LA WATCHDOG--President Trump is threatening to trash the 23 year old North American Free Trade Agreement (“NAFTA”) because he is bent out of shape by our $63 billion trade deficit with Mexico. But that would be a huge error and not in the best interests of the United States and Southern California.
NAFTA was designed to create a free trade zone between the United States, Canada, and Mexico with the goal of integrating the three national economies through increased trade and cross-border investments. This would result in higher growth for the developing Mexican economy, provide more job opportunities in Mexico, open the previously protected Mexican market for American and Canadian imports and services, and improve the competitiveness of North America with the rest of the world.
In many ways, NAFTA has been a success with cross-border trade tripling from 1993 to $1.1 trillion and direct U.S. investment soaring seven times to over $100 billion.
But during this time, the balance of trade went from a U.S. surplus of almost $2 billion in 1993 to a deficit of $63 billion. NAFTA has also been blamed for the loss of manufacturing jobs, especially in the auto industry in the Midwest, putting downward pressure on domestic wages, and lowering environmental and labor standards.
While the Mexican economy improved, its growth rate did not meet expectations.
On the other hand, many new, well-paying trade related jobs have been created in the USA, many of which are in Southern California, Canada, and Mexico.
While President Trump is tweeting about the trade deficit with neighboring Mexico, the real bad hombre is China, a mercantile society that does not play by the rules, with whom we have a $350 billion trade deficit.
In any negotiations involving NAFTA, the USA needs to consider the impact of any action on our competiveness and overall balance of trade. Over the last 23 years, our three economies have become more interdependent as a result of billions in cross border investments and the development of sophisticated supply chains that involve the back and forth movement of goods.
There are also a number of other factors that impacted the deficit and level of trade and investment, including the increasing globalization of trade, the rapid changes in manufacturing technology and logistics, changes in domestic policies and demographics (including the significantly lower birth rate in Mexico), and the rise of aggressive Chinese mercantilism.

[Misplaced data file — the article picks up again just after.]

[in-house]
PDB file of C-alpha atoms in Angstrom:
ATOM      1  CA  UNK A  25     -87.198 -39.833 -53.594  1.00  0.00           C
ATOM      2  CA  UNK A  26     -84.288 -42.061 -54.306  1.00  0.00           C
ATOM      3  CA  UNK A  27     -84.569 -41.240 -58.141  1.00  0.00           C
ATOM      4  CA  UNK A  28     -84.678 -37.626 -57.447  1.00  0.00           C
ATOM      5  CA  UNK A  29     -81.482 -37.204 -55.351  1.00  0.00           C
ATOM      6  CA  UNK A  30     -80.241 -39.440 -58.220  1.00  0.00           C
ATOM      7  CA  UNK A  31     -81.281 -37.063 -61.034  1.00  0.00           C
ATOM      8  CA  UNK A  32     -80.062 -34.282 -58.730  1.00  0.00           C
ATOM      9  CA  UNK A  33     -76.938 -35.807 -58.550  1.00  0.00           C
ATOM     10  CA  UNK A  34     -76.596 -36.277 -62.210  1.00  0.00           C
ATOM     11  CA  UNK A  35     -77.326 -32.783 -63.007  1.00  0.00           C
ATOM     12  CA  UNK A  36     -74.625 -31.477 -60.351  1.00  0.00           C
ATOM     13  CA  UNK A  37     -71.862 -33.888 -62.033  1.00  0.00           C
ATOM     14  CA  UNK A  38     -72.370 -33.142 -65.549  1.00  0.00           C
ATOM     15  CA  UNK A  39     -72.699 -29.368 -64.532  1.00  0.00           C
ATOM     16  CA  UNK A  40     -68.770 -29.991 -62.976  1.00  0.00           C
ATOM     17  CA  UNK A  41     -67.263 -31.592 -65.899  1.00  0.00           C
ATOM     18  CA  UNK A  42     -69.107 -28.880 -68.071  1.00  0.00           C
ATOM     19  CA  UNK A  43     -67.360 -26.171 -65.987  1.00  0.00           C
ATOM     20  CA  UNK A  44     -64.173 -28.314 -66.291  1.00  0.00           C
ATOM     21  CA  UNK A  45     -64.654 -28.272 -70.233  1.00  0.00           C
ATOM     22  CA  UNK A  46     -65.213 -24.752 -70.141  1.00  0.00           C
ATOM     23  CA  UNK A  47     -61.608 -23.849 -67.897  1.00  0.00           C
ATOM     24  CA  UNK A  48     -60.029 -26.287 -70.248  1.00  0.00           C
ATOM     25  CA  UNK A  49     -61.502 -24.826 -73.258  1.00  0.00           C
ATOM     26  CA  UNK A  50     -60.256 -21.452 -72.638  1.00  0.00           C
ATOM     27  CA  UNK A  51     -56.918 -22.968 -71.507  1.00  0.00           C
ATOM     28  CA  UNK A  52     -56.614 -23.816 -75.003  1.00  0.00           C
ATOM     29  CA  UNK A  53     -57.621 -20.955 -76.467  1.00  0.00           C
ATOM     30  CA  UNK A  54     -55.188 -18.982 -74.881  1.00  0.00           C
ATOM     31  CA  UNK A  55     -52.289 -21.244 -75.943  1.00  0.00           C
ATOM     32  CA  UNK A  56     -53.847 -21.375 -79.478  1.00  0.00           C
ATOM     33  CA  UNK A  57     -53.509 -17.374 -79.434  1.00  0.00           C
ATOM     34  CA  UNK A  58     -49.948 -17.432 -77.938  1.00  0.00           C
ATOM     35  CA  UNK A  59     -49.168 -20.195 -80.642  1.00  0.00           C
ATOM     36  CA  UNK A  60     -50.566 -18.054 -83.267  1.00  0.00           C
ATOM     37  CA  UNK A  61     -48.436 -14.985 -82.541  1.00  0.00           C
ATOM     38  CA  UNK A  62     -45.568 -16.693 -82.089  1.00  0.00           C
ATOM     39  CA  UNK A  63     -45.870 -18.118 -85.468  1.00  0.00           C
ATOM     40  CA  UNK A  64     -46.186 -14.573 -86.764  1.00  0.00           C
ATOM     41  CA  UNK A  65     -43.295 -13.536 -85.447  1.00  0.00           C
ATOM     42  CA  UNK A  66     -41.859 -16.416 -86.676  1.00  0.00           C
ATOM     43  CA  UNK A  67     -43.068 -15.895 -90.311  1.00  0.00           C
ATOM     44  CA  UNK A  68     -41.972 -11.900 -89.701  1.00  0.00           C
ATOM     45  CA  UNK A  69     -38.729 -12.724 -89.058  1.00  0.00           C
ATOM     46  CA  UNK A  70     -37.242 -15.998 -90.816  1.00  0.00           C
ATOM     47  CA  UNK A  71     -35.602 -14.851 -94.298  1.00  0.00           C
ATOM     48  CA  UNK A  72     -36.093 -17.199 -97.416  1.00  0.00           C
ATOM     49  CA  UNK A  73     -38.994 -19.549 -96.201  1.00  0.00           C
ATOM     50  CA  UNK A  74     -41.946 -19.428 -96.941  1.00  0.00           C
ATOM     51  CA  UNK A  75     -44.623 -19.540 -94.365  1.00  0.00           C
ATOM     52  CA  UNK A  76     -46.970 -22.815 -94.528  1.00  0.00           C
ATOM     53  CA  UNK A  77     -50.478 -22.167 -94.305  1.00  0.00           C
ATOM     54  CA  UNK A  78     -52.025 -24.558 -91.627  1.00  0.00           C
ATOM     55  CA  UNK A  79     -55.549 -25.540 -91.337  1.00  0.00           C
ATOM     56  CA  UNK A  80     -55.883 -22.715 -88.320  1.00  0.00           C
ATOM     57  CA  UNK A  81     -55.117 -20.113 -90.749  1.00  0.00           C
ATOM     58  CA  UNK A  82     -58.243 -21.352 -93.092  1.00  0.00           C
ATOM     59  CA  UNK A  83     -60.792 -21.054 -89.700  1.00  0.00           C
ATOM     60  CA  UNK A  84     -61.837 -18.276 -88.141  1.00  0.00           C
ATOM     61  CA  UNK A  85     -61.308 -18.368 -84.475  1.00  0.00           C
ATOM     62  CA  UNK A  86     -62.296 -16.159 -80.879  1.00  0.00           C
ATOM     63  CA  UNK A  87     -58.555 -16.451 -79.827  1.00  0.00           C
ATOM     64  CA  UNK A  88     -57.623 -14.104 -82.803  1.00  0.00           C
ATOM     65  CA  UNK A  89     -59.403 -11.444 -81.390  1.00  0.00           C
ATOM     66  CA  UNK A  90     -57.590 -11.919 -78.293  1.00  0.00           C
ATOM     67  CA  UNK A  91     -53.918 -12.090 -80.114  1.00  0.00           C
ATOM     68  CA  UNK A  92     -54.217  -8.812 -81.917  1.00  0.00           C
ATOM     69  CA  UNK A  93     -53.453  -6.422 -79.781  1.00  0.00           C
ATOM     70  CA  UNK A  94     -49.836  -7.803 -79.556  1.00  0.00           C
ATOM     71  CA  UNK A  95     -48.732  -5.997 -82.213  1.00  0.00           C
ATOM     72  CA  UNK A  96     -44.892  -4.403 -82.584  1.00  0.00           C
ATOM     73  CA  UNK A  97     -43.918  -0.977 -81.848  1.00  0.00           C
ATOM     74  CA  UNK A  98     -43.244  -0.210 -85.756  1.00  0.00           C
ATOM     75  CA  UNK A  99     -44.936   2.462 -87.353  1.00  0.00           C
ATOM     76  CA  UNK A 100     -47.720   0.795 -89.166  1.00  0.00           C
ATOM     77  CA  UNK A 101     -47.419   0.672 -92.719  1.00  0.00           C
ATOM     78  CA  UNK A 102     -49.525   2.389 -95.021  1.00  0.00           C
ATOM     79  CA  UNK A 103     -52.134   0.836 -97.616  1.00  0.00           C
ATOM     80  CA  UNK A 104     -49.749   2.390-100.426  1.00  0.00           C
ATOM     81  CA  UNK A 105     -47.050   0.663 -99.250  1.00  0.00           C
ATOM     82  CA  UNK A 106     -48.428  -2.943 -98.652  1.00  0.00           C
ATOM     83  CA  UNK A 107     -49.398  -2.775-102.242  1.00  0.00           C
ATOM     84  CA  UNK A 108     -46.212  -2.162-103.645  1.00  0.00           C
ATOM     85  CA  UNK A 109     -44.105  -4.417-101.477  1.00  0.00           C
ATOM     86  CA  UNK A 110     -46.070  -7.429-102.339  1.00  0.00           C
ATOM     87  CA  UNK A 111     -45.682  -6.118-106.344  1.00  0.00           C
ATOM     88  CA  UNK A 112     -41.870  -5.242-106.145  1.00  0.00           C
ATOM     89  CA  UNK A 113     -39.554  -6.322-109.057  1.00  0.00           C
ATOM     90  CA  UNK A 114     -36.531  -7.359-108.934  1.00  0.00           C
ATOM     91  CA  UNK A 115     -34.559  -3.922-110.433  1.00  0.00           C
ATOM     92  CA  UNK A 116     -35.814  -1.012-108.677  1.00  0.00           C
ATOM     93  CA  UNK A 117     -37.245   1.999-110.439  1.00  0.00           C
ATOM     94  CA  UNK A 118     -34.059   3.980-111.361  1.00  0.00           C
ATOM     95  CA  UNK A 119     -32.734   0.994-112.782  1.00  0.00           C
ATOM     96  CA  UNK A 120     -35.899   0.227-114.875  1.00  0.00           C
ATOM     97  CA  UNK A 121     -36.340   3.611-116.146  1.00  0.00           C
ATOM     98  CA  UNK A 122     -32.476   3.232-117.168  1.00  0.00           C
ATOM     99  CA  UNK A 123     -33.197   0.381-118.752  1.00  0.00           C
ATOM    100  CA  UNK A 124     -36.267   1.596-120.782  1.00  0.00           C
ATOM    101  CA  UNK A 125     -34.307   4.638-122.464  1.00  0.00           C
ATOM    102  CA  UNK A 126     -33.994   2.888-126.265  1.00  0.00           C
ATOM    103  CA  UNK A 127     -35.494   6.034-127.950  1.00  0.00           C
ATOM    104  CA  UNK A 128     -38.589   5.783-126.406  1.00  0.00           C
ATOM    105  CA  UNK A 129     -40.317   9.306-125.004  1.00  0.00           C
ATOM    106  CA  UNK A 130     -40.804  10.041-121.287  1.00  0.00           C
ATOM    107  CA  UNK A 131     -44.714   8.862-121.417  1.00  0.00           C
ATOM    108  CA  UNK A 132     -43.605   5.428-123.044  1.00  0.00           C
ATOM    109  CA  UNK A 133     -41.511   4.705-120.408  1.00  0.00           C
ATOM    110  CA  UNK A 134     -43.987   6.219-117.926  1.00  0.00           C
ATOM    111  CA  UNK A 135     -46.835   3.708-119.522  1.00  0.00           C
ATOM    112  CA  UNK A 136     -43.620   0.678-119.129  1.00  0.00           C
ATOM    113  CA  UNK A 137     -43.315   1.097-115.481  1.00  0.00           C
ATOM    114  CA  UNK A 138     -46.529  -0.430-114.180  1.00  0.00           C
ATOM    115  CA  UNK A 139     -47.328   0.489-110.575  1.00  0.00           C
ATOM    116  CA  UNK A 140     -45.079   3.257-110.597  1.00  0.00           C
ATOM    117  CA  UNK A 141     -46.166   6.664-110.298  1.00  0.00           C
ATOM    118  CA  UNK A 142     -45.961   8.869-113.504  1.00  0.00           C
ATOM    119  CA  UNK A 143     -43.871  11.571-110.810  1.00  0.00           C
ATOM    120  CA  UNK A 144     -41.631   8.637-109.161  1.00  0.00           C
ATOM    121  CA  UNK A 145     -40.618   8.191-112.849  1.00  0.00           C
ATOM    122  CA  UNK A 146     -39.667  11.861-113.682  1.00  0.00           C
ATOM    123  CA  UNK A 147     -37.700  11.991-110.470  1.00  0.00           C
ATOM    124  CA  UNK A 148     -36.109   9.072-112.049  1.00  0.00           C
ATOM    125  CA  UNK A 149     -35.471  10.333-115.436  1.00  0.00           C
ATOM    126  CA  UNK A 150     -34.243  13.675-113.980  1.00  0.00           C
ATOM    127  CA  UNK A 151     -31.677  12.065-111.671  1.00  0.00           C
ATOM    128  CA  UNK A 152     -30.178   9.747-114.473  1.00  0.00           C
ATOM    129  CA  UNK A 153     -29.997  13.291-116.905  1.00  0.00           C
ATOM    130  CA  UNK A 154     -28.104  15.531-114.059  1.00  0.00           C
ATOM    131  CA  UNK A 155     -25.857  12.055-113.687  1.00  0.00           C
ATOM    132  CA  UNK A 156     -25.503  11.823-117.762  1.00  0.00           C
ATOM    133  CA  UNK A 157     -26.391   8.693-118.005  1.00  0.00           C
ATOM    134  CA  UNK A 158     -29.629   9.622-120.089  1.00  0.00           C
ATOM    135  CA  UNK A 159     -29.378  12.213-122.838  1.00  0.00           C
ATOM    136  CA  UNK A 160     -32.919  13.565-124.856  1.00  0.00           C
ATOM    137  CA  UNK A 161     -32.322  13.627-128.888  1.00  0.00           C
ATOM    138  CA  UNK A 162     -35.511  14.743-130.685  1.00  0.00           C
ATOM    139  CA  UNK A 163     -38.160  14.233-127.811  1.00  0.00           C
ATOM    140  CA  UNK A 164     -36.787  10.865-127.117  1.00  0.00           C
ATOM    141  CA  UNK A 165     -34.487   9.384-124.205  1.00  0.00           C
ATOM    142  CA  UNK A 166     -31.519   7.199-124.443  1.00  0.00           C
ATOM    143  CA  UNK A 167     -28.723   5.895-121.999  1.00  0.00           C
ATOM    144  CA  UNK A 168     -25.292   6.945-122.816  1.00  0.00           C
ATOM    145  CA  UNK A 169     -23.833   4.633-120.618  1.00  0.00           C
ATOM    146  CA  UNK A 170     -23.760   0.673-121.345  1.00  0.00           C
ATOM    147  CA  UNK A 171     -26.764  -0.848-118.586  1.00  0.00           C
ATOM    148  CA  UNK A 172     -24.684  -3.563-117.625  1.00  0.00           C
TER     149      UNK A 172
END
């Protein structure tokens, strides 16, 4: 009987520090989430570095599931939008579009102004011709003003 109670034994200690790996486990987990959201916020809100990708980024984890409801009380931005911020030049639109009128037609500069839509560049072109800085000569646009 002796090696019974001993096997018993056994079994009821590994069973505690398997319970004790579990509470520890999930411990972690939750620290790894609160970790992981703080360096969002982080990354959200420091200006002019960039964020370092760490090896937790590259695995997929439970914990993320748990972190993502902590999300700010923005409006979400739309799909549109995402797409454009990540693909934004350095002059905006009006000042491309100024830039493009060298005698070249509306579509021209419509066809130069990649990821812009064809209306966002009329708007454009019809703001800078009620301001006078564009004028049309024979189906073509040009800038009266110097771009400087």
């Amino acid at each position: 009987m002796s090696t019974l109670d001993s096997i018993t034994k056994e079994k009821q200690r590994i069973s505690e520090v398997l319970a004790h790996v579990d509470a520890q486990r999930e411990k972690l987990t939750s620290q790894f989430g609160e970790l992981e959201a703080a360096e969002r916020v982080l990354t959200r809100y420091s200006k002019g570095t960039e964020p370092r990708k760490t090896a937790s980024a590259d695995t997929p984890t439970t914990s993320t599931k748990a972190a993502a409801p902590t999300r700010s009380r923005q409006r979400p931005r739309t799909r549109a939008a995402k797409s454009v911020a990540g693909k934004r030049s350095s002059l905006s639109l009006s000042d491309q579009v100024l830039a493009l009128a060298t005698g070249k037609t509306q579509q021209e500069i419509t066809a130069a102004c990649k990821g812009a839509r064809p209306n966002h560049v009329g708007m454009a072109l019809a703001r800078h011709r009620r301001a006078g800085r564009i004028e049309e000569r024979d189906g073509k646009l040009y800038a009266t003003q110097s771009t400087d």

The USA also needs to recognize that while our southern neighbor has issues with public corruption, drugs, and cartels, we share a 2,000 mile border with Mexico. As such, it is of paramount importance that we have a prosperous and stable neighbor that we can work with in a constructive and civilized manner. And that is worth a lot, especially in the current environment of terrorists, drugs, and illegal immigration.
Just imagine if Mexico went the way of Venezuela.
All this is to say that we need to preserve and strengthen our “special” relationship with Mexico (population: 127 million) and Canada (population: 36 million). Together, along with 320 million Americans, many of which have Mexican and Canadian ancestry, the three NAFTA countries are a powerful economic bloc of almost 500 million people with a combined gross domestic product of more than $21 trillion, exceeding that of the European Union and its 28 member nations.
NAFTA may require some modifications to help lower our trade deficit and ease other tensions. But President Trump and the more rational people in Washington and corporate America need to realize that we are stronger together than individually before they do something that is not in our best interests.
And as a reminder, there is growing number of Mexican Americans who vote.
(Jack Humphreville writes LA Watchdog for CityWatch. He is the President of the DWP Advocacy Committee and is the Budget and DWP representative for the Greater Wilshire Neighborhood Council. He is a Neighborhood Council Budget Advocate. He can be reached at: email@example.com.)
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